UK exploration firm Tullow Oil has discovered oil traces in Kerio Valley, raising hopes of boosting Kenya’s oil production potential.
The firm reported seeing oil traces within a depth of 700-metres while drilling at Cheptuket 1 Well. It said the strong oil shores showed the presence of an active petroleum system with significant generation.
“This is the most significant well result to date in Kenya outside the South Lokichar basin. Encountering strong oil shows across such a large interval is very encouraging indeed. I am delighted by this wildcat well result and the team are already working on our follow-up exploration plans for the Kerio Valley Basin,” said Tullow exploration director Angus McCoss in a statement Wednesday.
The announcement saw Tullow shares on the London Stock Exchange climb to highs of 201p within an hour of the market opening, almost 4.5 per cent above its 192p closing price on Tuesday.
The firm operates the oil block (12A) at 40 per cent equity, in partnership with Delonex Energy at 40 per cent and Africa Oil Corporation at 20 per cent.
It said Wednesday it was evaluating further exploration following the success at Cheptuket1 and Etom 2 well in South Lokichar.
“Post-well analysis is in progress ahead of defining the future exploration programme in the basin. As previously advised, the PR Marriott Rig-46 (drilling firm) will now be demobilised,” the firm said in a statement.
KENYA'S OIL DEPOSITS
So far, Kenya’s recoverable reserves are at an estimated 600 million barrels and prospects show that they could top a billion.
The UK firm in a February report stated that Kenya’s oil could be commercially extracted at a break-even cost of about $25 (Sh2,543) per barrel, lower than the current global price of $30.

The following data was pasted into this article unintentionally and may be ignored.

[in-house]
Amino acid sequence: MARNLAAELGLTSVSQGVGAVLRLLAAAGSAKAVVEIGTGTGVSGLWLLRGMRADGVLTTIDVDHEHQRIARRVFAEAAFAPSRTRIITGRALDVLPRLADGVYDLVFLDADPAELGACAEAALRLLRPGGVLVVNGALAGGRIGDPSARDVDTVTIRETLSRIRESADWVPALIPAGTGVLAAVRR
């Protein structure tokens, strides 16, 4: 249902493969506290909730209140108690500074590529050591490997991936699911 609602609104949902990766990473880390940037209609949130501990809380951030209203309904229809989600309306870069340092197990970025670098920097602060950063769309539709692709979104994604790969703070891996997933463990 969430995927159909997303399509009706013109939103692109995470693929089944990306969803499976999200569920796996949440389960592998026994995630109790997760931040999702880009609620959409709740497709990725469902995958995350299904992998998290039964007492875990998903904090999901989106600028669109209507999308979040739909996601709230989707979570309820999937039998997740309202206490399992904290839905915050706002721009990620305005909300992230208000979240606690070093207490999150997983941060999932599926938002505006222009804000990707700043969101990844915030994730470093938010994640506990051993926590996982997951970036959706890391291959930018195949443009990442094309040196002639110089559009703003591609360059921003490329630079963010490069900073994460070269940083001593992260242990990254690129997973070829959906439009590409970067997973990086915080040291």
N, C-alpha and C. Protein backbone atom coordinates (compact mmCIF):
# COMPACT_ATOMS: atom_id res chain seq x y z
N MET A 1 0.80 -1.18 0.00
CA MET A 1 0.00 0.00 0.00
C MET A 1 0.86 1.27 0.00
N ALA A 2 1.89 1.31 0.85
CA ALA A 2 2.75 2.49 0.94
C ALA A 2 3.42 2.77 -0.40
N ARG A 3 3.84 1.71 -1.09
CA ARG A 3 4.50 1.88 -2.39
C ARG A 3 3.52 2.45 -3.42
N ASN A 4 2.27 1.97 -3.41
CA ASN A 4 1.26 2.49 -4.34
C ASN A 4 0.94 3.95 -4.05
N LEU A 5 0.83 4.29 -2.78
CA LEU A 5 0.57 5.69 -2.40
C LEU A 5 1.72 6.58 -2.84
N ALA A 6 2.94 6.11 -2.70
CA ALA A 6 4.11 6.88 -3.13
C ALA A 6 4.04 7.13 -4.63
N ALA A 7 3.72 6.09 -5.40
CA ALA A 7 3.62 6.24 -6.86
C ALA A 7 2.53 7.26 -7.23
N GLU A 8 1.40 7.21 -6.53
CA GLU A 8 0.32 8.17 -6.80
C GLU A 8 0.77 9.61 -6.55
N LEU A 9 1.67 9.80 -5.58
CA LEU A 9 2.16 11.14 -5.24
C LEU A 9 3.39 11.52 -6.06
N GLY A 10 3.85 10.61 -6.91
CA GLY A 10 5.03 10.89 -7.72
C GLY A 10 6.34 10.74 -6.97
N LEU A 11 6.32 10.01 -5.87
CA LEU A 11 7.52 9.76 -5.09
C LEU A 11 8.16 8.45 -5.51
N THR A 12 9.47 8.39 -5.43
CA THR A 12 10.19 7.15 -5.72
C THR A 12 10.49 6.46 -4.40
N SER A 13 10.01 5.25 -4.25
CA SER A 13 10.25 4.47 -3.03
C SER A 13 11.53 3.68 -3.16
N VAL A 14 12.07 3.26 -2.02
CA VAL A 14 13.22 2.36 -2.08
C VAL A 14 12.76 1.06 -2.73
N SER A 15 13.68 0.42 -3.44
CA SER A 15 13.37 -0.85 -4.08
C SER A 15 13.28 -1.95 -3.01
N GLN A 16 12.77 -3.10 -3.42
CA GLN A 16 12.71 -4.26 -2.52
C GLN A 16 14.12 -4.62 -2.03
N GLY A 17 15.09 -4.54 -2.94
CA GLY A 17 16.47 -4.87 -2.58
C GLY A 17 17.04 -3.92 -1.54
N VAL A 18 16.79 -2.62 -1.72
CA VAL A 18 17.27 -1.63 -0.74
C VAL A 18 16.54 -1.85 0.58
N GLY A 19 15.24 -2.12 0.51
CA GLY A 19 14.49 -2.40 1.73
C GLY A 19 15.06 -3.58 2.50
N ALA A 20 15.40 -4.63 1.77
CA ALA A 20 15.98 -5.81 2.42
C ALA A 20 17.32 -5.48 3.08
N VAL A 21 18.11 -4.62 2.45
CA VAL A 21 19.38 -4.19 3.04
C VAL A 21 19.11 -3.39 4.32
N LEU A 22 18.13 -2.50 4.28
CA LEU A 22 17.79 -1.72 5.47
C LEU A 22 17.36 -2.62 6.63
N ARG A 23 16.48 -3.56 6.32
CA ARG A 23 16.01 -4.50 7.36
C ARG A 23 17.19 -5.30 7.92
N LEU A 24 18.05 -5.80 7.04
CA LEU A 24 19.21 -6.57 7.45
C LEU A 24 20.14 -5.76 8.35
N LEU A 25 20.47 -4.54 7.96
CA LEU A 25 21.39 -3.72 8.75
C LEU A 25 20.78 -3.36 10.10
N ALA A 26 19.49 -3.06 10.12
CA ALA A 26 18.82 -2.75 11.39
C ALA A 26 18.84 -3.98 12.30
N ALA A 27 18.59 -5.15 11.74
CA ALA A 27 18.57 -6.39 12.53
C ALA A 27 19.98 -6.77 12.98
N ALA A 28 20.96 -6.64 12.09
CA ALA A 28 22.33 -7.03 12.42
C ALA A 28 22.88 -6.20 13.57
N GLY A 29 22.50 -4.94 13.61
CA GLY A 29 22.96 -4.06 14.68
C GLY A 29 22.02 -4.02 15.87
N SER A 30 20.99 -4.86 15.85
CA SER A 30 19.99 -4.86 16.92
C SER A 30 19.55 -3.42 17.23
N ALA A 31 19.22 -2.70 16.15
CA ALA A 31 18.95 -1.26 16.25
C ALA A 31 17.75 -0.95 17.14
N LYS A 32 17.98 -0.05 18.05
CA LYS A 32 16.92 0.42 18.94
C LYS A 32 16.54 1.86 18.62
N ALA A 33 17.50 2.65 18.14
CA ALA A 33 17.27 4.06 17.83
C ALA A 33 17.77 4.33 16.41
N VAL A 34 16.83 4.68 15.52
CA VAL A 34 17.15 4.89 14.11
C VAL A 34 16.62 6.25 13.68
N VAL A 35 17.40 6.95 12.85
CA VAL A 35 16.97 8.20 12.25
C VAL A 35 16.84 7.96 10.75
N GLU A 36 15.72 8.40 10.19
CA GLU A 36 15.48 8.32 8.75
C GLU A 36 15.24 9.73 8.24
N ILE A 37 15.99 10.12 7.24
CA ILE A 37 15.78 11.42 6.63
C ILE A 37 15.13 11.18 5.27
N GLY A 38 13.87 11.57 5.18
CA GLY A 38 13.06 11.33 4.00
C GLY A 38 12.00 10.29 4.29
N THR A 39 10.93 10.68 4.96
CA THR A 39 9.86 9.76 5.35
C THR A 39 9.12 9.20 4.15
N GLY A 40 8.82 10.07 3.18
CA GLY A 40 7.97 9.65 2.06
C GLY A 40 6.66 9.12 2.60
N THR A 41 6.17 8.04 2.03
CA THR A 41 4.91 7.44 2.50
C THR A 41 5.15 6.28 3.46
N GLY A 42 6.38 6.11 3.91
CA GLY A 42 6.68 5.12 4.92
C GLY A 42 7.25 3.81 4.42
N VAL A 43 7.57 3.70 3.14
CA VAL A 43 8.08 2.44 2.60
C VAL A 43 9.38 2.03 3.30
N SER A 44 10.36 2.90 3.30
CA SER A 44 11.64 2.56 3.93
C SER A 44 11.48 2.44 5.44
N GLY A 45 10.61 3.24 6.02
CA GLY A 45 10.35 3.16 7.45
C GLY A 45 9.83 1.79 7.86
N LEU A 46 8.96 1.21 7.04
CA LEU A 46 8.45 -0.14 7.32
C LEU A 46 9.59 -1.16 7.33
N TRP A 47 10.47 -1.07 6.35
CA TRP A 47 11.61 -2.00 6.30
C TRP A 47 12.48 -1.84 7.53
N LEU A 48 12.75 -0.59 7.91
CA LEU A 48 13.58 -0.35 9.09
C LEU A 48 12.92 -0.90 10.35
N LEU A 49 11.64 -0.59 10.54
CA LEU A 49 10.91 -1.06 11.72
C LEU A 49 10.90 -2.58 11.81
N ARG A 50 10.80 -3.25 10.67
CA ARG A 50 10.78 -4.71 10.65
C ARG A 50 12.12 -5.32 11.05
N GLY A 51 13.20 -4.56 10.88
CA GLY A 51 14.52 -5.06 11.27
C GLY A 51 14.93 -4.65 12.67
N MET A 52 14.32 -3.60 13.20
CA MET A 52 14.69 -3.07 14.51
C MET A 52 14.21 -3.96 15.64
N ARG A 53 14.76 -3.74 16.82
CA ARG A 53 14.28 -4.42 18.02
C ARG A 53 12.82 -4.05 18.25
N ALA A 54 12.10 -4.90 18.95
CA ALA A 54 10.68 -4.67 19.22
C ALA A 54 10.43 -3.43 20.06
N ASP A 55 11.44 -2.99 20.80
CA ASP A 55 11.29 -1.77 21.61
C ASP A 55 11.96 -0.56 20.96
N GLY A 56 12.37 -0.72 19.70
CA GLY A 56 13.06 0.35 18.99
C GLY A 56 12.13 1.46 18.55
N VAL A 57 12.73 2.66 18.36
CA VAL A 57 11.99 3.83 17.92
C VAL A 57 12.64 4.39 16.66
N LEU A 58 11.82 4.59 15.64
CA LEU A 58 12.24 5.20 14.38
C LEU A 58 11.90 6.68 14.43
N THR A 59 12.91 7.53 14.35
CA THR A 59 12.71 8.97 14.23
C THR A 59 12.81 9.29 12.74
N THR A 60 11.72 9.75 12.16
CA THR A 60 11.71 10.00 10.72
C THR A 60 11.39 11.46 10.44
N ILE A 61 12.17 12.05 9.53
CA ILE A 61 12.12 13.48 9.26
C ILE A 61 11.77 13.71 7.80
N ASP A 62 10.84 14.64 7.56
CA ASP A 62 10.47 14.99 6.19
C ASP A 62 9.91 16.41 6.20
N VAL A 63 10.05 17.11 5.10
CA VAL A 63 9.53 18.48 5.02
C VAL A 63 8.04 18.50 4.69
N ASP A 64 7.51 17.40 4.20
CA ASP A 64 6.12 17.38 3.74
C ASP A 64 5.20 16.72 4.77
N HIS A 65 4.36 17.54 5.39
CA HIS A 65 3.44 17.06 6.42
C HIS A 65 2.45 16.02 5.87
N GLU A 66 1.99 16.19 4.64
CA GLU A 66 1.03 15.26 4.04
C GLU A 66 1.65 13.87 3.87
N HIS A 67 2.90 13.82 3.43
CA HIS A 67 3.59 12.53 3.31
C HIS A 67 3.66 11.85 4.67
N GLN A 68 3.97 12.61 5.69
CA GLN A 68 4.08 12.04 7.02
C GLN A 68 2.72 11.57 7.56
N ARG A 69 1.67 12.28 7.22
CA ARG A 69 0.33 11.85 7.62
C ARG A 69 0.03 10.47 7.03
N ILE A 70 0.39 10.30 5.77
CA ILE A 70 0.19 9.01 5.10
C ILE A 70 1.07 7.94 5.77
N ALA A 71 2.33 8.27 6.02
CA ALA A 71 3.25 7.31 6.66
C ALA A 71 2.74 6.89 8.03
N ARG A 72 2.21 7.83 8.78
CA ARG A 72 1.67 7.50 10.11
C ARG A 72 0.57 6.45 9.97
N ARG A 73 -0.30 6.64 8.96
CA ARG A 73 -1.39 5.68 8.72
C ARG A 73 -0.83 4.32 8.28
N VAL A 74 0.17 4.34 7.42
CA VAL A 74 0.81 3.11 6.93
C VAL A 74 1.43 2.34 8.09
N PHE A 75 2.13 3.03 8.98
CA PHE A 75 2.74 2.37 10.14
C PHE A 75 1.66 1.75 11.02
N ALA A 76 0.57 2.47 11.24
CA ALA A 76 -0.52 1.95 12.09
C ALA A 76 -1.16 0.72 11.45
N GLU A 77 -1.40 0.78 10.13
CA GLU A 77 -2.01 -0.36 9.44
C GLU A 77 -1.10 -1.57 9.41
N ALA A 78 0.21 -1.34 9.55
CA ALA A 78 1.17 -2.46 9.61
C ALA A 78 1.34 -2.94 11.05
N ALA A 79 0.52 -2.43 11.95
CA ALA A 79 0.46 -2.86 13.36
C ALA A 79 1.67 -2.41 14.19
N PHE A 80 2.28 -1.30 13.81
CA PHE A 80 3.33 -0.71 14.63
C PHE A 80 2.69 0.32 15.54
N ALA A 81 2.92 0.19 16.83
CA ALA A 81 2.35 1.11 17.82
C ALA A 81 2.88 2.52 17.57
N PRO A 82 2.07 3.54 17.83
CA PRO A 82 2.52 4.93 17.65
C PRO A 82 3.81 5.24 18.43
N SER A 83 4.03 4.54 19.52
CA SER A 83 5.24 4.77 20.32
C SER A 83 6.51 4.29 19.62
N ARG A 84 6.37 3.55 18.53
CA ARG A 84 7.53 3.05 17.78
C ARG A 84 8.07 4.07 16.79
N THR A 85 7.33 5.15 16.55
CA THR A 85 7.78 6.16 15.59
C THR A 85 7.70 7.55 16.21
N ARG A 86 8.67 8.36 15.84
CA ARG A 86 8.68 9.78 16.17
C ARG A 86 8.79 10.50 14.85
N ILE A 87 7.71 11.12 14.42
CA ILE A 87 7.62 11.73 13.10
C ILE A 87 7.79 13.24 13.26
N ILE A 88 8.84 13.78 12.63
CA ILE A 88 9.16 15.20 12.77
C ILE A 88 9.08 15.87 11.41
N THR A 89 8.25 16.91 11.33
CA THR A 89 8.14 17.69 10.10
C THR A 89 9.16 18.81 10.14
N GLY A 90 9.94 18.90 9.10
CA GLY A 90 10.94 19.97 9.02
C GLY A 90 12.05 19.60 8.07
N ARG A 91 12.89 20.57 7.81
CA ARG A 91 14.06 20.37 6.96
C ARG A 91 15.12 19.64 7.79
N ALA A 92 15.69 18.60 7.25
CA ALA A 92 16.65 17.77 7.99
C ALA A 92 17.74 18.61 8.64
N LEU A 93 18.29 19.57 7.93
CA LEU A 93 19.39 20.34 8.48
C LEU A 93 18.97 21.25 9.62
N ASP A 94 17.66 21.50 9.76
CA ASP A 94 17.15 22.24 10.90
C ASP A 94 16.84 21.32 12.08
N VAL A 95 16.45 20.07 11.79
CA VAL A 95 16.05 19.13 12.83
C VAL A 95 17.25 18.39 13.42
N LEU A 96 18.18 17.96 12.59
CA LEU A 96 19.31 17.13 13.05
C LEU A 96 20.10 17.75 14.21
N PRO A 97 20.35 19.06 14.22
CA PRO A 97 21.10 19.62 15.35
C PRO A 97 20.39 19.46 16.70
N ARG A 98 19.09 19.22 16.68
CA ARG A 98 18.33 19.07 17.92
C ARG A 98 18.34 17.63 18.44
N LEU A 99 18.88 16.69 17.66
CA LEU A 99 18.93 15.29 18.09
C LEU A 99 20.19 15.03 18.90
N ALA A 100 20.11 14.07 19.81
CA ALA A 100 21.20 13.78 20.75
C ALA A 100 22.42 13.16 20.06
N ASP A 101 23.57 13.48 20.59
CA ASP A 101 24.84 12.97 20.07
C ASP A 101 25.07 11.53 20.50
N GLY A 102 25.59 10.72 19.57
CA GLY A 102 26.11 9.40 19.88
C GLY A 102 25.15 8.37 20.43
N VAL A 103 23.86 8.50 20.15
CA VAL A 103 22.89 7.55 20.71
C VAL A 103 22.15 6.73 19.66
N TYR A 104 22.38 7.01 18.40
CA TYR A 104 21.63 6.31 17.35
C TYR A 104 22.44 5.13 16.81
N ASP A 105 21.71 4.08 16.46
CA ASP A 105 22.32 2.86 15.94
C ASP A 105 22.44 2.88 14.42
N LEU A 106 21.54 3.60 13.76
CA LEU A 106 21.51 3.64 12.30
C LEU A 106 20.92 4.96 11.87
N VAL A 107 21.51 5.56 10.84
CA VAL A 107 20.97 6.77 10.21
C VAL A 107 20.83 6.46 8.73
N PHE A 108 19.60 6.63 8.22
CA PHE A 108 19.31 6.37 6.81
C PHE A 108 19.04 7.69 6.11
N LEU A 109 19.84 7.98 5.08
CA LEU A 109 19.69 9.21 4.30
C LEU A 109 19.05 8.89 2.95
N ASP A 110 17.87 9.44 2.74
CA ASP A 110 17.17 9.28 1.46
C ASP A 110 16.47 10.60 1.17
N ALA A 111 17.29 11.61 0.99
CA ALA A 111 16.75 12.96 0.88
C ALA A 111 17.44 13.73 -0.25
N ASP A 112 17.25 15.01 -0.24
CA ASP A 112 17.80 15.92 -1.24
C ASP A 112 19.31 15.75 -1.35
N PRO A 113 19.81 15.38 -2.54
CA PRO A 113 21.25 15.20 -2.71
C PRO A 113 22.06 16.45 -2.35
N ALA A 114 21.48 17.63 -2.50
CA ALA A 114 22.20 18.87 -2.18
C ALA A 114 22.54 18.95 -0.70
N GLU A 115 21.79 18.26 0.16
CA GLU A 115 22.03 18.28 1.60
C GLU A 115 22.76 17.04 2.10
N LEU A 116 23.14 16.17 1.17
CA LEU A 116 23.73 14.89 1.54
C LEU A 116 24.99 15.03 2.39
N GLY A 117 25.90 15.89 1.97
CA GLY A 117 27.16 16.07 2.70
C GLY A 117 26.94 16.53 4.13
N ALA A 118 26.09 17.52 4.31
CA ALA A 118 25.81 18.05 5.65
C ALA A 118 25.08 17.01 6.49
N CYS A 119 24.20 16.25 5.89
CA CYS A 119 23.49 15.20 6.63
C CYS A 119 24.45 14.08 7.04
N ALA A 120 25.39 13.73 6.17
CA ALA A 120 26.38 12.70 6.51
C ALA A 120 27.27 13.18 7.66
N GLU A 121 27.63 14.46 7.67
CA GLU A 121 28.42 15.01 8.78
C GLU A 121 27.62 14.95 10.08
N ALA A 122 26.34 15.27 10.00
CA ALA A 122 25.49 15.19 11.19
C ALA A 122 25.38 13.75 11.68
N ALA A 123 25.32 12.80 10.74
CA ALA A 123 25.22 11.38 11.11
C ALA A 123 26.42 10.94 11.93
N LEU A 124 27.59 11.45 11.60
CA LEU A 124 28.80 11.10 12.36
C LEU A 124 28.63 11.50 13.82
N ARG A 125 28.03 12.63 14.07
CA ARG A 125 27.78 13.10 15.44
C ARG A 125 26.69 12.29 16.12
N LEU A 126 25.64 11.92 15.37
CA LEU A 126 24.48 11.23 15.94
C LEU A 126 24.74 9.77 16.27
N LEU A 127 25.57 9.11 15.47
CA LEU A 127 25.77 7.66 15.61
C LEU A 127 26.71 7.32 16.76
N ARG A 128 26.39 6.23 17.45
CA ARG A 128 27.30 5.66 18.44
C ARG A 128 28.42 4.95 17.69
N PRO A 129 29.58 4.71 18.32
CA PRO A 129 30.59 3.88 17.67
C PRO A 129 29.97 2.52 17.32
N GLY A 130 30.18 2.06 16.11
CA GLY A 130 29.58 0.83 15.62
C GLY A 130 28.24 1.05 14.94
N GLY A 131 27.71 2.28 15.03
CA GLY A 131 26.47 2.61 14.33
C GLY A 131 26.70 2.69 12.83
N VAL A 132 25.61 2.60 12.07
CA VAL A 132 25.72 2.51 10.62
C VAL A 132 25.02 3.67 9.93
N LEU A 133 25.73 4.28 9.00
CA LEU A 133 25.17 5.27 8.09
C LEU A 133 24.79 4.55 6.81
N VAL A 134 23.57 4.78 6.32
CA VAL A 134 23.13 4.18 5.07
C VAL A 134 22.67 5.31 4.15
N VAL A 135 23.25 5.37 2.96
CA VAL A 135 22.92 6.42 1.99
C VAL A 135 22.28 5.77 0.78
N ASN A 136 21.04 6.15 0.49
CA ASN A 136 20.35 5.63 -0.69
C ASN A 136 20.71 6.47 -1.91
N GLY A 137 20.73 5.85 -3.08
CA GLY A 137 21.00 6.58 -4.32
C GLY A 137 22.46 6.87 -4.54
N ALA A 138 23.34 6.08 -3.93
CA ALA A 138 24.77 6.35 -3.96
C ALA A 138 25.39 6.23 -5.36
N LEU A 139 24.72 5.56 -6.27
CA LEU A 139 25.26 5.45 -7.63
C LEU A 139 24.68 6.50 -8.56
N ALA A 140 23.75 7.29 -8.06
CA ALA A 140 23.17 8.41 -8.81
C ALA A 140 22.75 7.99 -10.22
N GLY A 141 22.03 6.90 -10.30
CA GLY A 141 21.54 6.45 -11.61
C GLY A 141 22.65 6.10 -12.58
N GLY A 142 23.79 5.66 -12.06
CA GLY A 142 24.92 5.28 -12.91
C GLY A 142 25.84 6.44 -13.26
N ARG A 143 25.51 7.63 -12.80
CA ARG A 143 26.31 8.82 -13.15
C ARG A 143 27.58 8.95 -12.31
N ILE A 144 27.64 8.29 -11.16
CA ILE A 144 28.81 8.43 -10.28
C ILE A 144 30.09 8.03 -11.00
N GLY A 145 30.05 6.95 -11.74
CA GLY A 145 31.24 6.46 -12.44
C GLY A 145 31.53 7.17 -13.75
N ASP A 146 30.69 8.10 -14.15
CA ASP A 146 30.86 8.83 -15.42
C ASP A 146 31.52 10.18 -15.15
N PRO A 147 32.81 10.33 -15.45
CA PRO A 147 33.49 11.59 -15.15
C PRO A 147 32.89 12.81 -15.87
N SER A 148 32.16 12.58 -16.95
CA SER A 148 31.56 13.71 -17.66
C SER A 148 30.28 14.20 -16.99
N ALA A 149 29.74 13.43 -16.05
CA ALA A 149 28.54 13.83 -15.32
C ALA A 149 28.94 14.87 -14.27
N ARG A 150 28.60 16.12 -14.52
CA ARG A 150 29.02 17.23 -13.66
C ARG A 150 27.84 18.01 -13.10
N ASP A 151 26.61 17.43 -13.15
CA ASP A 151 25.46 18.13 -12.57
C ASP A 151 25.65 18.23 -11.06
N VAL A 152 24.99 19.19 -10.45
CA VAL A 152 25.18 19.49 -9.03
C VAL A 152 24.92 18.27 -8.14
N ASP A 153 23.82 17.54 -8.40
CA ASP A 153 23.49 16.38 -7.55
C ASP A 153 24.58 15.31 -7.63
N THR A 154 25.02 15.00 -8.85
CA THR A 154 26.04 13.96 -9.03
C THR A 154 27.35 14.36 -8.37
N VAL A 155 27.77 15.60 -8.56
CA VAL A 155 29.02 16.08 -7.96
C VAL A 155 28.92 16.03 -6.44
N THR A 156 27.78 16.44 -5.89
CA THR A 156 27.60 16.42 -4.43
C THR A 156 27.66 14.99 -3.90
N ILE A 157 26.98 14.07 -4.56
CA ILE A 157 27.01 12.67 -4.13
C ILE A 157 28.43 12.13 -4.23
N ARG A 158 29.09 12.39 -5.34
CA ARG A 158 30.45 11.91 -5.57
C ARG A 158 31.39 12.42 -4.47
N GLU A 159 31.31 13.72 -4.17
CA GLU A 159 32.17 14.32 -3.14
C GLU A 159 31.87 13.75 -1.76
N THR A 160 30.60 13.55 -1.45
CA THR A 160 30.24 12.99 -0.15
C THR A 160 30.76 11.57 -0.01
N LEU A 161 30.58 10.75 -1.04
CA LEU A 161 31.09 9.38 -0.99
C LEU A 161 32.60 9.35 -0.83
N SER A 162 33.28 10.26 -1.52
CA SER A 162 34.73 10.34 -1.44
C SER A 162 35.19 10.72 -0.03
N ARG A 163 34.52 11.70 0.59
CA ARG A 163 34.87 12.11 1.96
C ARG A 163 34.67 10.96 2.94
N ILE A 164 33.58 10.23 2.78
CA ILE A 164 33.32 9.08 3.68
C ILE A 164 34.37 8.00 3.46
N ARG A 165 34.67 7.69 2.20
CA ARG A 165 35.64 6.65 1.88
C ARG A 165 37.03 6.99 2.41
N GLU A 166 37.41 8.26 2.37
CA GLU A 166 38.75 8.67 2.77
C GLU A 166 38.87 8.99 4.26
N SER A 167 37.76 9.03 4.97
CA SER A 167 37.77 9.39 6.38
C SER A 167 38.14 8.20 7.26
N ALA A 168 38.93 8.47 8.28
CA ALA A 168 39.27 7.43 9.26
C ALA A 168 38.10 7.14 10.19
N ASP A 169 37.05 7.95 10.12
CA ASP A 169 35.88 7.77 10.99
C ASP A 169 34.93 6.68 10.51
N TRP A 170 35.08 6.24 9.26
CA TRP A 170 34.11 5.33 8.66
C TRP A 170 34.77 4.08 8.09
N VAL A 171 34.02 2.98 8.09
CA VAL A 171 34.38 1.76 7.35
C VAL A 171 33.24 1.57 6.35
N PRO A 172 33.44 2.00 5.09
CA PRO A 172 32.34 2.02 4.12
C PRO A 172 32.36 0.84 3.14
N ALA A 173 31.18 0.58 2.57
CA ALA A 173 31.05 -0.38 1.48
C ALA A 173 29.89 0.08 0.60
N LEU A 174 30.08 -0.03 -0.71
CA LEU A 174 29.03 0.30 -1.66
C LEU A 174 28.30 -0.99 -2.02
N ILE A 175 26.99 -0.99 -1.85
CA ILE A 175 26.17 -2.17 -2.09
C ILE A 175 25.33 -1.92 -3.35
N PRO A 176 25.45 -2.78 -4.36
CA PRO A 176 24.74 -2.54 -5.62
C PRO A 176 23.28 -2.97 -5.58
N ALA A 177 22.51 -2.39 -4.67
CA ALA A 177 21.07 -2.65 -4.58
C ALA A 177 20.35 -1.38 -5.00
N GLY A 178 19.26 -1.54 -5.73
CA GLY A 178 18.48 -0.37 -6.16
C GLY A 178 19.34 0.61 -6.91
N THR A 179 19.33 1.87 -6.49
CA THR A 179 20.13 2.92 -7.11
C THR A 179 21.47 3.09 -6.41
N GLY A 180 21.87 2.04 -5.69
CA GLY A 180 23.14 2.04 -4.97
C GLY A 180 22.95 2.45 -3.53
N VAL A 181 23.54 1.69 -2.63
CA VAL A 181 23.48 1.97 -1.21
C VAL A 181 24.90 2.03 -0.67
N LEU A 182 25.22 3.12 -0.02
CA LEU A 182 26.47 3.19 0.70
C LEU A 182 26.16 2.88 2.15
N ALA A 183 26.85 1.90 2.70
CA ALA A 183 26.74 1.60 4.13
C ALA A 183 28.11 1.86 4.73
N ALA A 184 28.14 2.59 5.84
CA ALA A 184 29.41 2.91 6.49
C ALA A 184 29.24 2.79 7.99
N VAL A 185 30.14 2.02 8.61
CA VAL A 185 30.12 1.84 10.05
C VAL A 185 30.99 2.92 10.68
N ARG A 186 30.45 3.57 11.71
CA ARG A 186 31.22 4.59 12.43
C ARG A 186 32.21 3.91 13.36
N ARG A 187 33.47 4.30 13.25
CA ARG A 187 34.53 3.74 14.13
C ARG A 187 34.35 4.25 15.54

The current slump in global oil price is a 12-year low and has discouraged investment in the sector.
The World Bank, in a Kenya Economic Memorandum report, said last week that Kenya’s oil deposits were too low to boost economic growth and that compared to oil-rich Nigeria or Libya, the country’s 600 million-barrel stock of oil was relatively small.
“By comparison, Saudi Arabia produced about 11.5 million barrels of oil per day in 2012. At that speed of production, Kenya’s reserves would be depleted in only 52 days,” said the report launched last week.
World Bank Kenya Country Director Diarietou Gaye in a January interview said that commercially viable oil had the potential to substantially transform the economy and the livelihoods of Kenyans.
The report, however, downplayed Ms Gaye’s sentiments, stating that “benefits from natural resource wealth may not be realised immediately.
Thus, the initial euphoria and excitement about the new-found wealth could easily transform into resentment, suspicion and public anger over a short time.”
The oil deposits come at a time when Kenya is planning to export first oil via trucks and rail later this year, a move that investors have termed impossible coming against the backdrop of Uganda’s move to construct a shared oil pipeline with Tanzania.
Energy Cabinet Secretary Charles Keter announced that regional meetings were ongoing to have Uganda share the $4 billion pipeline with Kenya, which argues that the pipeline should not take the Southern route through Tanga since that would go against the spirit of regional integration.
The crude oil pipeline is a component of the Lamu Port South Sudan Ethiopia Transport (LAPSSET) corridor, a key subject of the integration discussions at the Northern Corridor Integration Projects (NCIP) projects summit. Member countries in the bloc are Kenya, Uganda, South Sudan, Rwanda and Ethiopia.